Moto 360 Sport review: Best Android Wear smartwatch for recreational runners

The Moto 360 Sport is focused on running with an integrated GPS receiver. While the music experience is terrible while running, it does a good job of tracking your route.
Written by Matthew Miller, Contributing Writer

The 2015 Moto 360 is an excellent Android Wear smartwatch to use with Android and iOS. The Moto 360 Sport is the same watch with a few optimizations for those who want to use their smartwatch to track running sessions.

Since I am a runner I was hoping the Moto 360 Sport would be a smartwatch that I could use to track my runs with GPS, measure my heart rate, and stream music wirelessly to my Bluetooth earbuds. It satisfied two of three, but failed miserably when it comes to streaming music.


  • Processor: Qualcomm Snapdragon 400 1.2 GHz quad-core
  • Display: AnyLight hybrid 1.37 inch (35mm) diameter, 360 x 325 pixels resolution (flat tire bottom), Gorilla Glass 3
  • Operating system: Android Wear 1.3.0.x
  • RAM: 512MB
  • Water resistance: IP67 dust and water resistant rating
  • Storage: 4GB internal
  • Radios: Bluetooth 4.0 BLE, NFC, and 802.11 b/g WiFi
  • Sensors: Accelerometer, gyroscope, optical heart rate, barometer, ambient light, GPS
  • Battery: 300 mAh battery
  • Dimensions: 45 x 11.5 mm and 54 grams

The Moto 360 Sport matches the Moto 360, and most all other new Android Wear devices, with the addition of GPS. The only other Android Wear device with GPS is the Sony SmartWatch 3, but that device lacks an integrated heart rate monitor.


Unlike the customization options of the Moto 360, you need to choose from a watch with black, white, or orange band and that is what you will have for the life of the watch. The band is not interchangeable and there are no customization options with the watch face. I tested the white silicone band watch with silver bezel.

The AnyLight hybrid display is a first for Android Wear and it worked very well. It is designed to adapt automatically to the level of natural light. When you are indoors then the full color LCD will appear, but when you are outside running in bright light then the display will change to reflect the natural light and make it very readable. I even found running at night to be a great experience as the display was fully readable in the darkness without being so bright that it messed up my vision while running on dark roadways. I was very pleased with the color and performance of the display and would love to see this technology on more running watches.

The bezel on this white test unit has a flat portion in brushed silver with the angled part of the bezel having the Motorola micro knurl finish. It looks great and adds a bit of style to the front of the watch.

At the 8 o'clock position you will find a silver opening in the silicone band where the microphones can be found. A raised textured button is positioned at 2 o'clock and is easy to find and press. The back is all black with a soft matte edge and glass back with the heart rate sensor positioned in the center.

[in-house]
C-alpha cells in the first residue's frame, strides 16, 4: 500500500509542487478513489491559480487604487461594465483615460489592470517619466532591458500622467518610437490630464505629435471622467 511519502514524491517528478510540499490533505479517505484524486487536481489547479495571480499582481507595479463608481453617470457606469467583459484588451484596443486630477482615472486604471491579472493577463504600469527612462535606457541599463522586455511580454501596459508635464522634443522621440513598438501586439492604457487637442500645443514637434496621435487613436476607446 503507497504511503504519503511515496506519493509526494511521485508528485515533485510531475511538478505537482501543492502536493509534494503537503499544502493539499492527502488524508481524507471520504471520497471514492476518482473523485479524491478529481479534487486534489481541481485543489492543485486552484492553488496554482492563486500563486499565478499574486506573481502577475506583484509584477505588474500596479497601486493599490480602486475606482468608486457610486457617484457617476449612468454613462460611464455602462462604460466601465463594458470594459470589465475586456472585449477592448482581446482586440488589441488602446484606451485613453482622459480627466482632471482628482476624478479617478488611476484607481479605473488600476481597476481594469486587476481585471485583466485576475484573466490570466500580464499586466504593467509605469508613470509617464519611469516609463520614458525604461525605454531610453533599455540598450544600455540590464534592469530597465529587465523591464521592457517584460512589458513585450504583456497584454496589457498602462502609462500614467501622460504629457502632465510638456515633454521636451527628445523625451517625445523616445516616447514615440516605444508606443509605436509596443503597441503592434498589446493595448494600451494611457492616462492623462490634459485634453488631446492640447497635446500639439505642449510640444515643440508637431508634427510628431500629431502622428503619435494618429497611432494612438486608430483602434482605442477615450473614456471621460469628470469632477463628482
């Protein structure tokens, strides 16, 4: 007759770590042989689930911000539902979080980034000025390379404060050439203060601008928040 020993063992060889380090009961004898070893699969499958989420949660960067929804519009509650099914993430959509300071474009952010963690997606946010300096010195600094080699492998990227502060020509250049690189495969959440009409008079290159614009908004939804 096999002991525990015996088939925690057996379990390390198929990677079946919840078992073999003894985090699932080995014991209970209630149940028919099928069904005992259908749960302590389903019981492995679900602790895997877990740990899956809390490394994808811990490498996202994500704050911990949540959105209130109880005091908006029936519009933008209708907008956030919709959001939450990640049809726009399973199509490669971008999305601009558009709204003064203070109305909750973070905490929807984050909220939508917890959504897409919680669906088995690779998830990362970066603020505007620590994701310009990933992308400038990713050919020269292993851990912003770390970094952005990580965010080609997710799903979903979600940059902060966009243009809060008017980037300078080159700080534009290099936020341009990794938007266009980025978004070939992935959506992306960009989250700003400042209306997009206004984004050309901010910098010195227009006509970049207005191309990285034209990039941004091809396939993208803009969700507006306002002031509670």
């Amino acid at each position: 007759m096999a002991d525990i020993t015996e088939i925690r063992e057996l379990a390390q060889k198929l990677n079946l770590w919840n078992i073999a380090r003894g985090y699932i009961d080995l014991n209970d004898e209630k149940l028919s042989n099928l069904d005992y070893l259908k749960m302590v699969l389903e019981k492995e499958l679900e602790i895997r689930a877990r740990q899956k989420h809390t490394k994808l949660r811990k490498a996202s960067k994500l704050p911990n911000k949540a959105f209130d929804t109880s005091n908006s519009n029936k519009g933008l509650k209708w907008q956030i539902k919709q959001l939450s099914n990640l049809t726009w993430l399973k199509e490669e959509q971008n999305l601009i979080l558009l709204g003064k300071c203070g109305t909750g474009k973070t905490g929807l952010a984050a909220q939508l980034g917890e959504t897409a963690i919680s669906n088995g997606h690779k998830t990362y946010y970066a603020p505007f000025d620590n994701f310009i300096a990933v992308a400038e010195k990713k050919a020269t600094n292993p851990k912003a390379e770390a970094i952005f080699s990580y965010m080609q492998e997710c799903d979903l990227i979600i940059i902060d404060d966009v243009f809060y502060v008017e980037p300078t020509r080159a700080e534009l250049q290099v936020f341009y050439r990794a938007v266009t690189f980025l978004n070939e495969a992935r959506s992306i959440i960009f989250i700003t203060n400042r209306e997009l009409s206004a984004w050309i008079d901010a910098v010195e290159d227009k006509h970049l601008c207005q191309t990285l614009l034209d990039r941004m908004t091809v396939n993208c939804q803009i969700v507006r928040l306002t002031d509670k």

The rest of the watch around the face and the band is all silicone material. The white one is a dust, hair, fuzz, and dirt magnet and collects anything flying in its vicinity. I personally would not buy the white one as it just shows too much of this collection to the naked eye. The silicone on the band is thicker than what I've seen on other bands, but it is very malleable and stretchy so it is comfortable when you have it strapped on. The slots for the clasp are angled so that it stays on your wrist in a very secure position.

The Moto 360 Sport is definitely focused on running and it looks like a sport watch. You may be able to wear the black one in the office without calling much attention to it, but the white and orange are too bright and bold for the boardroom.

GPS is included and in my testing over the past two weeks I compared its performance with a Polar V800 GPS sport watch, a Samsung Gear S2 3G, and a Microsoft Band 2. The Moto 360 Sport matched the V800 closely in most situations and I trust it for running. There does not appear to be any way to auto-pause with the Moto Body Running app so some of my minor differences could be in regards to my stops at traffic lights that the V800 picked up.

The Moto 360 Sport always showed far fewer calories burned that the V800. However, my V800 external heart rate strap exhibited some issues, so I think the Moto 360 Sport was more accurate for calories. The heart rate of the Moto 360 Sport closely matched that of the Microsoft Band 2 and I was satisfied with its performance. I am not a runnner who focuses on heart rate levels during my run though, but there is a display in the app focused on heart rate zones and performance that I will discuss in the software section.

The battery will get you through at least one full day in smartwatch mode, but drops significantly when running. With music and GPS active during my 45 minute runs I saw the battery drop 38 to 42 percent. Thus, the Moto 360 Sport would get me through a half marathon, but not a full marathon. It's a good device for the recreational runner, but if you run at night after work like I do then you will have to throw it on the charger as soon as you get home and get it charged up before you run.

Just like other Moto 360 devices, a wireless charging dock is included in the package. Connect your microUSB cable and charge it at night.